Pass-On Farm Animal Program
Based on the Heifer International model (and working with Heifer Cambodia), our Pass-On Farm Animal Program allows poor villagers who do not wish to participate in the micro-loan/micro-business program to receive a breeding set of farm animals.
The program is simple: A family contracts with Sustainable Cambodia to receive a breeding pair of animals. In order to receive the animals, they must 1) agree to attend advanced classes in animal care and husbandry, 2) agree to find two other (non-family) village families who wish to receive a “pass-on” animal from the first family, 3) get the two families to sign similar contracts, and 4) get the two other families to attend the advance classes in animal care and husbandry classes with them. This creates a genuine expectation in the two downstream families that they will receive their animals in turn, so there is added pressure on the original family to honor their pledge.
When the first set of breeding animals produces its offspring, before the two pass-on families can receive their breeding animals, they must in turn do the 4 things the first family had to do. And this continues through each subsequent generation, so the gift of the first set of animals grows geometrically over time.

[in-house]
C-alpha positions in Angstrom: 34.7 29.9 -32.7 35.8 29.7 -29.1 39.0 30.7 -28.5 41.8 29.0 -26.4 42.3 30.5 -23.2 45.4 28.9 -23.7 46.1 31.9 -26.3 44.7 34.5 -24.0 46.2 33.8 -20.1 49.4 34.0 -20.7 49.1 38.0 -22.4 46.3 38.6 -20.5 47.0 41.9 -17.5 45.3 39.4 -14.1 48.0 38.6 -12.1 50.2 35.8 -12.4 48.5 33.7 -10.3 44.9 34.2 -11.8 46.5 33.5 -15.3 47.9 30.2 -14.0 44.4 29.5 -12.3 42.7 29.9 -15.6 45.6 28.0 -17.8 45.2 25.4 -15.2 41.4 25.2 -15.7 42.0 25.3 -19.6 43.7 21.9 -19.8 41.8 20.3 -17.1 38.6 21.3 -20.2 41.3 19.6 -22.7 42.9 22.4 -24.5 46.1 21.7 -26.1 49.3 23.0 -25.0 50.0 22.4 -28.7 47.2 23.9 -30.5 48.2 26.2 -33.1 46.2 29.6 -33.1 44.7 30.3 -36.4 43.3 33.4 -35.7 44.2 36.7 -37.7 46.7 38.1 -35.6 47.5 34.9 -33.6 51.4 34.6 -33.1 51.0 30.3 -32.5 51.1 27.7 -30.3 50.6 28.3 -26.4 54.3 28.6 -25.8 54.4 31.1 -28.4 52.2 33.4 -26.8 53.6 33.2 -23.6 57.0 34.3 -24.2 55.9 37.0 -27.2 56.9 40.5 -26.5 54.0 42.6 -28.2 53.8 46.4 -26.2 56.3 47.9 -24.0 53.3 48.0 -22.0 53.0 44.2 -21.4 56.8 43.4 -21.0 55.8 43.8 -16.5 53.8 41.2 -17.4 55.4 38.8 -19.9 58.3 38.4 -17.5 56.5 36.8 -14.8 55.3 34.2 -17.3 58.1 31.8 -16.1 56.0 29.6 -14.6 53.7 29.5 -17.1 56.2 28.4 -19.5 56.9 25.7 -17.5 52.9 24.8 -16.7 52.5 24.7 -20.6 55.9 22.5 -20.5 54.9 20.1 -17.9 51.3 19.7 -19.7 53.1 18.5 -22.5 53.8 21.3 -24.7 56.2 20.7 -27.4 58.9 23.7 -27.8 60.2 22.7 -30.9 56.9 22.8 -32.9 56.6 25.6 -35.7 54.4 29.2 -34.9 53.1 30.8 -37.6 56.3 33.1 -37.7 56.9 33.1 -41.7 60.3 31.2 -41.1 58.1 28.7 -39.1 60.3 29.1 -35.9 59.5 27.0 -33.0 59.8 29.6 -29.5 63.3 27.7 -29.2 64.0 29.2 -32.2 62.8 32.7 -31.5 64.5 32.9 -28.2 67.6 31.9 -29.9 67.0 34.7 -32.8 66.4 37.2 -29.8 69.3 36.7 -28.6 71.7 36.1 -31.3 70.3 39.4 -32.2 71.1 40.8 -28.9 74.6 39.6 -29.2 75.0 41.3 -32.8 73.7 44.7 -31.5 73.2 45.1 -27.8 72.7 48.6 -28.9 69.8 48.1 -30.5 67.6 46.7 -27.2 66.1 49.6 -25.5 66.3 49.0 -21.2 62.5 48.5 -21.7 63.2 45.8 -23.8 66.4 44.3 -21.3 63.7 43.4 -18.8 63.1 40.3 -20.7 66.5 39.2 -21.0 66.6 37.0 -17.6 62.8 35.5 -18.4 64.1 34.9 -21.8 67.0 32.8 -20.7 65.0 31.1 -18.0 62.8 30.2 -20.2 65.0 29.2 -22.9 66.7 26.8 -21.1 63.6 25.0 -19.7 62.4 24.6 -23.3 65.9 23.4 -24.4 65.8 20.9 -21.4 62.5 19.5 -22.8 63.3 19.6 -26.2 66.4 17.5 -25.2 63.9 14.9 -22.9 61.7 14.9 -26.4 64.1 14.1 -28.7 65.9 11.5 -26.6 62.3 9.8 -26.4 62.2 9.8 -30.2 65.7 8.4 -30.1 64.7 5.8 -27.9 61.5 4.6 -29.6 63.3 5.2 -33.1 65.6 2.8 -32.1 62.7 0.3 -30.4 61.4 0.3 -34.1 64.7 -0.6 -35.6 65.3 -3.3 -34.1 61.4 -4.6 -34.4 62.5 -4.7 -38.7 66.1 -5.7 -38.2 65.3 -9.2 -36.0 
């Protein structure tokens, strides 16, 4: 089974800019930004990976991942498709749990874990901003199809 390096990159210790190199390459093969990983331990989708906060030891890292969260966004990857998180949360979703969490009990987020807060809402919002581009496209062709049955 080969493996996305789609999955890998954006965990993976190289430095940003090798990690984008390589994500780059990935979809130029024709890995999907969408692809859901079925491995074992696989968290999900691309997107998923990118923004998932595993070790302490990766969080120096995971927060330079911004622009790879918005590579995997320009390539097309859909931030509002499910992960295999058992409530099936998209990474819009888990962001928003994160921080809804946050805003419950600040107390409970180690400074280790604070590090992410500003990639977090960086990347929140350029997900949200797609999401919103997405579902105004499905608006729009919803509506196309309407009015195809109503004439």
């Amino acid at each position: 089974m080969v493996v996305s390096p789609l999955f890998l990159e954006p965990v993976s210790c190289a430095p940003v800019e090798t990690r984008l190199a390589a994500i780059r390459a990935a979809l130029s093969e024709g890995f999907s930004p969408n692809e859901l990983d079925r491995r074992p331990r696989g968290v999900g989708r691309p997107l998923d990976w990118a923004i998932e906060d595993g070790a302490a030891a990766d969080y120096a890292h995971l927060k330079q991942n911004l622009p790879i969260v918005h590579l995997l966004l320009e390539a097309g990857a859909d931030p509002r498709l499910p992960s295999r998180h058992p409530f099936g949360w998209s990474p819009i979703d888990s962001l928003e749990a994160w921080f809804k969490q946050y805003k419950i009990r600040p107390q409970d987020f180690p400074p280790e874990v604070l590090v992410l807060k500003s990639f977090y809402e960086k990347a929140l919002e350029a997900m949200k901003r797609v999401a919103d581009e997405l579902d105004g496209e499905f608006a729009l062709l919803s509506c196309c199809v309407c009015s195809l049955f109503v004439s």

This beautiful and elegant model, created by Heifer International, is one of the most successful rural development models in the world. We are grateful to Heifer International for the model and for their help in replicating the model through Sustainable Cambodia.
Gardens and Irrigation
Because five months of each year is a drought and the other months include flooding, villagers have traditionally grown subsistence-level rice during the wet season, and then had nothing to eat or sell but saved rice during the five dry months. The wells and water projects that Sustainable Cambodia helps bring to the villages provide not only clean drinking water but irrigation for the dry season, allowing fruits and vegetables to be grown year-round.
Once the villagers are providing the nutritional needs of their families, they have time for other pursuits such as vocational training, adult literacy, and community projects. And when they aren’t operating in starvation mode, they can afford to keep their children in school, and out of the fields.